The Philadelphia Inquirer: Wherever the future of trash is going, Temple University hopes to get there first.
The university has installed three digesters to break down food waste faster so it can be disposed of down the drain. The school already composts food waste, but the new devices — the biggest is about the size of a washer and dryer — are expected to supercharge that process, cutting costs by 40 percent over traditional composting. Temple plans to put in smaller digesters at retail areas around campus to save money and become greener, as part of a larger plan to have zero net carbon emissions by 2050.
“I see this as definitely being the way things are going to go” for Temple’s waste management, said John Johnson, the university’s assistant vice president of service operations.
Many analysts think the trash space is ripe for disruption. And Temple — the city’s fourth largest employer with about 38,000 students — is getting help from an upstart, Gold Medal Environmental, Inc., based in Deptford, N.J. Its digesters use bacteria to liquefy food waste. And the firm has installed 27 of them within 50 miles of Philadelphia, including units at University of Delaware and Philadelphia’s Lincoln Financial Field.
Compared to the industry’s behemoths, Gold Medal is a tiny trash hauler, with about 100 collection vehicles, 250 employees, and over 6,000 commercial and industrial customer locations in the Pennsylvania and New Jersey market. But it has some deeper-pocketed friends. The firm was bought in January 2018 by the renewable technology firm BioHiTech, which is listed on NASDAQ, and private equity firm Kinderhook.
Frank E. Celli, CEO of BioHiTech, explained that the digesters are “essentially accelerated composting” in which bacteria speed up an aerobic digestion process that breaks down the food into a liquid waste, which then goes down the drain. The process eliminates the need to haul containers of compostable waste to landfills.
At the end of this school year, Temple began leasing three digesters: one large and two small models. The machines lease for between $400 and $700 monthly, though Temple does plan to buy them within the year after a trial period, and they process 1,800 to 2,200 pounds per week of food waste across all three facilities.
Temple’s Johnson and Michael Juhas, director of housekeeping and facilities operations, said the digester program will likely expand as students do more eating outside of traditional dining halls, making smaller models at retail areas around the campus more logical. In fact, the new library Temple is building on Liacouras Walk will likely feature a small digester in its retail area.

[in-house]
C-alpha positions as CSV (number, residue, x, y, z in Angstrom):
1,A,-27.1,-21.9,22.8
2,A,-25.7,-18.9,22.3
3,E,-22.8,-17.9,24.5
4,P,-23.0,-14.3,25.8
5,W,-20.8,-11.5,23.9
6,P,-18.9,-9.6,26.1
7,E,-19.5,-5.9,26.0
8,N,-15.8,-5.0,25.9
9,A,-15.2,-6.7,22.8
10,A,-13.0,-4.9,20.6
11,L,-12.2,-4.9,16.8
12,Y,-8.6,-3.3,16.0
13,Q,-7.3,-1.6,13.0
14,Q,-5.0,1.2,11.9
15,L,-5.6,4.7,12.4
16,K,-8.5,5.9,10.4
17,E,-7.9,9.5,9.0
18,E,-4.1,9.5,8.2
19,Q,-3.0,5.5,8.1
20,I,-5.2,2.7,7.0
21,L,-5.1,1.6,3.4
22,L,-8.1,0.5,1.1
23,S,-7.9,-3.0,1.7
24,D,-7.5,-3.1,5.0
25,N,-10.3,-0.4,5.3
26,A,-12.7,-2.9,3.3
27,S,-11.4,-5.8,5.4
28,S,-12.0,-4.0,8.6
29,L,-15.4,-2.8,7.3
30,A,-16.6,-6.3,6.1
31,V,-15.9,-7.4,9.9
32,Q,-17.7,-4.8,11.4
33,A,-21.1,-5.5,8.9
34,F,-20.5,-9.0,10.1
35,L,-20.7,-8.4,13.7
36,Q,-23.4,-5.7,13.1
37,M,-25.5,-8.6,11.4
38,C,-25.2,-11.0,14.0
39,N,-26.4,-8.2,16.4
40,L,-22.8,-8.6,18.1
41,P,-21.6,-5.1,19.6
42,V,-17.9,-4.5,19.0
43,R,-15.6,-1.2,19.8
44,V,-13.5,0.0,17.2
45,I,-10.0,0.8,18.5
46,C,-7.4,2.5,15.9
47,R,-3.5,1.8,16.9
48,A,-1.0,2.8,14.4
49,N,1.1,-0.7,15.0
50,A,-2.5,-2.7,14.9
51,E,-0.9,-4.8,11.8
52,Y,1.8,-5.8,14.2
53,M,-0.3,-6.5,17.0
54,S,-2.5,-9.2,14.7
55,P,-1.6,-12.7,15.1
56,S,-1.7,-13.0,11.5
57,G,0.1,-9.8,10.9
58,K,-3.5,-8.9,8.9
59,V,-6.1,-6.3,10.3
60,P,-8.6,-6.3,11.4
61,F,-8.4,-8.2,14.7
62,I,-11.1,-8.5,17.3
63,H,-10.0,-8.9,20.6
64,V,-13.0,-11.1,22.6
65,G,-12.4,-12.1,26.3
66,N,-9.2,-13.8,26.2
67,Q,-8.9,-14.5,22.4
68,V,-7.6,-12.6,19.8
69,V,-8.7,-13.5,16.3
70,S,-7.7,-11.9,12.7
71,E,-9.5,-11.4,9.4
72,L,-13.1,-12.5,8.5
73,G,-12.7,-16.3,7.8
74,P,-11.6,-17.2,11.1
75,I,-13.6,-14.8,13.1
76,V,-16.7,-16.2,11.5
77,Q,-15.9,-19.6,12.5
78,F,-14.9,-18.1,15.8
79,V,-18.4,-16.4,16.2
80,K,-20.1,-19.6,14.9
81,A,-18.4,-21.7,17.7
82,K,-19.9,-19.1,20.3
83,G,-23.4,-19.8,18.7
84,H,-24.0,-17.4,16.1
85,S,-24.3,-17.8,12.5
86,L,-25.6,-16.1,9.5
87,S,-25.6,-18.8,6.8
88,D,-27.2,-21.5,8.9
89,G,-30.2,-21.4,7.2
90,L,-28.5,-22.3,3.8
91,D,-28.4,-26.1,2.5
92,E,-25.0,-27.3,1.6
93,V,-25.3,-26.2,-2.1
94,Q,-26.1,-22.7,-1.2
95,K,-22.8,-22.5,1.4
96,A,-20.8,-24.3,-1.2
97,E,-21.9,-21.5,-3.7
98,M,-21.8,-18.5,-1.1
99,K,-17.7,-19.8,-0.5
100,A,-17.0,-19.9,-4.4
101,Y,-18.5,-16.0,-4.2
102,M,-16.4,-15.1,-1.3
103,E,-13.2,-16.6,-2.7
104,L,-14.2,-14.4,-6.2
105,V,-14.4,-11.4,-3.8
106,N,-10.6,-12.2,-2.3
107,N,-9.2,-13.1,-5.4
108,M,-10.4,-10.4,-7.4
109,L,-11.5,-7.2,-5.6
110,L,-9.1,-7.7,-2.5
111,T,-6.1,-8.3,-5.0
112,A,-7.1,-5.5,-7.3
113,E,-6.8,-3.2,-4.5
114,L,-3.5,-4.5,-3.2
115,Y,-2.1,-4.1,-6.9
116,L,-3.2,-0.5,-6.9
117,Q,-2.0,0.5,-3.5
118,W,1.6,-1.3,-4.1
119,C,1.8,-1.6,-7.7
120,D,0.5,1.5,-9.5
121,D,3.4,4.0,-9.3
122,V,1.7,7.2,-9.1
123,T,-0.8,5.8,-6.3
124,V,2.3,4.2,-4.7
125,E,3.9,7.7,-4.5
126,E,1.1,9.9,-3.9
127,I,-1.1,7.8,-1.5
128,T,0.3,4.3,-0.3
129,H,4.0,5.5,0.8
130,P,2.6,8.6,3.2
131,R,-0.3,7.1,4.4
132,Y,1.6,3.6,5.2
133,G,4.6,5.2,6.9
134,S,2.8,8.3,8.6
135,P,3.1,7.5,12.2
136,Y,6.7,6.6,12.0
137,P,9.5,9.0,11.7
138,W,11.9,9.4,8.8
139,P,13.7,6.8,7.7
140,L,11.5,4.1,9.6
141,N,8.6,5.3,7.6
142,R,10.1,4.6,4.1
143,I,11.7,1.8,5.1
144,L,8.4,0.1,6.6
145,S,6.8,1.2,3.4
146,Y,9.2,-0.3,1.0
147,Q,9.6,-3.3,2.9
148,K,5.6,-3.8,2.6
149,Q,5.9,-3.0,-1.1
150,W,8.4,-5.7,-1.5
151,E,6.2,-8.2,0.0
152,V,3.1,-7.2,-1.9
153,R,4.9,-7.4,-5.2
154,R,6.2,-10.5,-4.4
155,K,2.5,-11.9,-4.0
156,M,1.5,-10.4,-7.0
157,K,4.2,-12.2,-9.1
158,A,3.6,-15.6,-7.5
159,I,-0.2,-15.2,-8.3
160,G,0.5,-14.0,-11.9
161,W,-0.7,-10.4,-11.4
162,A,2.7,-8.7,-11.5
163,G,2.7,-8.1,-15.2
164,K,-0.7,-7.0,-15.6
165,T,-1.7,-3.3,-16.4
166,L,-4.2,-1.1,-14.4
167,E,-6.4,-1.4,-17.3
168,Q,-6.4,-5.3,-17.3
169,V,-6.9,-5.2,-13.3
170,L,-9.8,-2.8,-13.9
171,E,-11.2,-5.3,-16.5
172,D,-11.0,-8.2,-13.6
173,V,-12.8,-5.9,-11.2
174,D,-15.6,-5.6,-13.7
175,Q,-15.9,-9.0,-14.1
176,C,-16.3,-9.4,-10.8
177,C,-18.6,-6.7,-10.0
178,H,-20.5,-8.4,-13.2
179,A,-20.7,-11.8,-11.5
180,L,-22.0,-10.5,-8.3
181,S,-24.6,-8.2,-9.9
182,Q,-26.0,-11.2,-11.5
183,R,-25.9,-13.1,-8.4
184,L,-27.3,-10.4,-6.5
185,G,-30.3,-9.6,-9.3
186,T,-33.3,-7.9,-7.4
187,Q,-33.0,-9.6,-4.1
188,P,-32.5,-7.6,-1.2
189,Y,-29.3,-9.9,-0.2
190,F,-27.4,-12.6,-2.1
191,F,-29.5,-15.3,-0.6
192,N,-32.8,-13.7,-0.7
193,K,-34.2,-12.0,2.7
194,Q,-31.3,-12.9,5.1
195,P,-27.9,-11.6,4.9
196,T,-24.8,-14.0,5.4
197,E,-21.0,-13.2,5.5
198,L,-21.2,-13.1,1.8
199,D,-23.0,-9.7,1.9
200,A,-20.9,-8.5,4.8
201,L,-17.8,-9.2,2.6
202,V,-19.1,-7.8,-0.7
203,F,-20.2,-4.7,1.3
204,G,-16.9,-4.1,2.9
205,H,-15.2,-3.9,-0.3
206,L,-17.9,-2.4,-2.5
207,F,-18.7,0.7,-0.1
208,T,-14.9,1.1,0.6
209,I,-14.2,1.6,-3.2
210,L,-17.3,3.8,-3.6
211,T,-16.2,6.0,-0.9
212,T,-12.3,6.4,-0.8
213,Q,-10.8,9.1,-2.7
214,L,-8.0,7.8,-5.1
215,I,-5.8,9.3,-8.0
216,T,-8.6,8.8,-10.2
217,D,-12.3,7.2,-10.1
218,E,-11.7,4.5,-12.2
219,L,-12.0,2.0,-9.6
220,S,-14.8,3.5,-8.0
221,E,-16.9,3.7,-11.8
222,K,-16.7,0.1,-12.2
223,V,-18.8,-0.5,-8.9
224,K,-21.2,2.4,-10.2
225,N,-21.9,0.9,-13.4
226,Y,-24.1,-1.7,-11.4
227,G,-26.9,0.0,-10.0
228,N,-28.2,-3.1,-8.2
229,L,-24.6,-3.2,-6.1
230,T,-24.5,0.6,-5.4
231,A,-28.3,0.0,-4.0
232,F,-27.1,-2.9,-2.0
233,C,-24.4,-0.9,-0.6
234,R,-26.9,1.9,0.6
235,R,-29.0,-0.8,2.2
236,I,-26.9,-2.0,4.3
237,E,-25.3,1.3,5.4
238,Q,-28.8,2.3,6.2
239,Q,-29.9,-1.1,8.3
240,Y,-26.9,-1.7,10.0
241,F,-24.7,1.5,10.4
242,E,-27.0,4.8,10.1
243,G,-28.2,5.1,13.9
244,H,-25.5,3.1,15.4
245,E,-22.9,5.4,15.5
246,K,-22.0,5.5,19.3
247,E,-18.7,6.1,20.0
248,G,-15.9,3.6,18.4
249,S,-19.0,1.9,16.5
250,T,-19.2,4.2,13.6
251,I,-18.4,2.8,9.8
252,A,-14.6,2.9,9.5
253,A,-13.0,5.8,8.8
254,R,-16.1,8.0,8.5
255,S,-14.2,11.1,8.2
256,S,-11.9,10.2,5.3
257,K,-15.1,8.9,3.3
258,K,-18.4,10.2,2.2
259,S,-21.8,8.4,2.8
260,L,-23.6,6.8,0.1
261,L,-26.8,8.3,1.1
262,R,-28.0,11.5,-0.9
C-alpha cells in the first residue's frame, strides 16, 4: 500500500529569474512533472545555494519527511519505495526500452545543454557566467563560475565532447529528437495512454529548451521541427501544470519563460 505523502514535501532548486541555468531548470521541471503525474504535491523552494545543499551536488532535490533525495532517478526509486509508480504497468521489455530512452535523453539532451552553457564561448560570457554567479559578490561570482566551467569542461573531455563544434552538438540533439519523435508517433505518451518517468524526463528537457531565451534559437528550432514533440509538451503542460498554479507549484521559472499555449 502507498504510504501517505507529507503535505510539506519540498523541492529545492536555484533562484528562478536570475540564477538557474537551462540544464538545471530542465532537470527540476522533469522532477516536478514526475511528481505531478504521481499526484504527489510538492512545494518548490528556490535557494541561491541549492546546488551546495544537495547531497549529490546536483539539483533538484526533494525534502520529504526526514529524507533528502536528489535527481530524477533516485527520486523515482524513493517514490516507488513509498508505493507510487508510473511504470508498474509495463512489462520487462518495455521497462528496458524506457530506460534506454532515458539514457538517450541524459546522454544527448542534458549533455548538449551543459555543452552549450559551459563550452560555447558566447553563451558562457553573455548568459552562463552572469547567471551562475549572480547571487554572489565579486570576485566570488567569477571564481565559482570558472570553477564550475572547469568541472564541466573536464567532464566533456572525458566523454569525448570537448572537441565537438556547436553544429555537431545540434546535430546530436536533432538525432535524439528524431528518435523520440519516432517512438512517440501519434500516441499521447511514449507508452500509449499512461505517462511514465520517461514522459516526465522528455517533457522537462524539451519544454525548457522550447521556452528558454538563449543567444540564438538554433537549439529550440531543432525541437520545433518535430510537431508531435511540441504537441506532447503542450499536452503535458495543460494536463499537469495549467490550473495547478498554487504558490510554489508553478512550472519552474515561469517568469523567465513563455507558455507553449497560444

Wayne DeFeo of DeFeo Associates, a sustainability and waste management consultant in Warren, N.J., says BioHiTech’s digesters “are off — base” in some ways because the waste is simply going down the drain and not being used for its full potential.
DeFeo said the Temple sewage should be going to a facility equipped with biogas cogeneration, an anaerobic process in which methane in sewage is made into fuel, making the initiative sustainable.
But Temple’s sewage waste (including the liquid by-product from digesters) heads to Philadelphia’s Southeast Sewage Plant, which the city Water Department confirms is not equipped with biogas cogeneration. DeFeo calls this “shifting the burden” because it sends out treated waste instead of creating a usable stream. “Compared to this, I’d rather see you compost the food waste, because then you’re making a product,” he said.
BioHiTech executives responded to DeFeo’s criticism, saying that both biogas and compost facilities “fall short of addressing the long-term concern of carbon emissions.” They highlighted the reintroduction of water, “a valuable natural resource,” into sewage treatment. Representatives also pointed out the digesters’ capability to measure components of food waste, pointing to this data collection as a way for customers to fine-tune buying patterns, which they say leads to “buying smarter,” as a “more cost-effective, environmentally sustainable solution.”
Aramark, the Philadelphia — based food services company, works with Temple in their dining halls. A company representative said that, “in instances where we’ve installed aerobic digesters, because more common organic waste diversion practices may not be a feasible or viable option, we have found them to be a convenient and reliable method for processing a large amount of organic waste in a relatively short period of time.”
Celli said that the company’s next step would be to work with Temple to “create what could become the first … zero — waste university in the country.” But that accolade may depend on your definition of “waste.”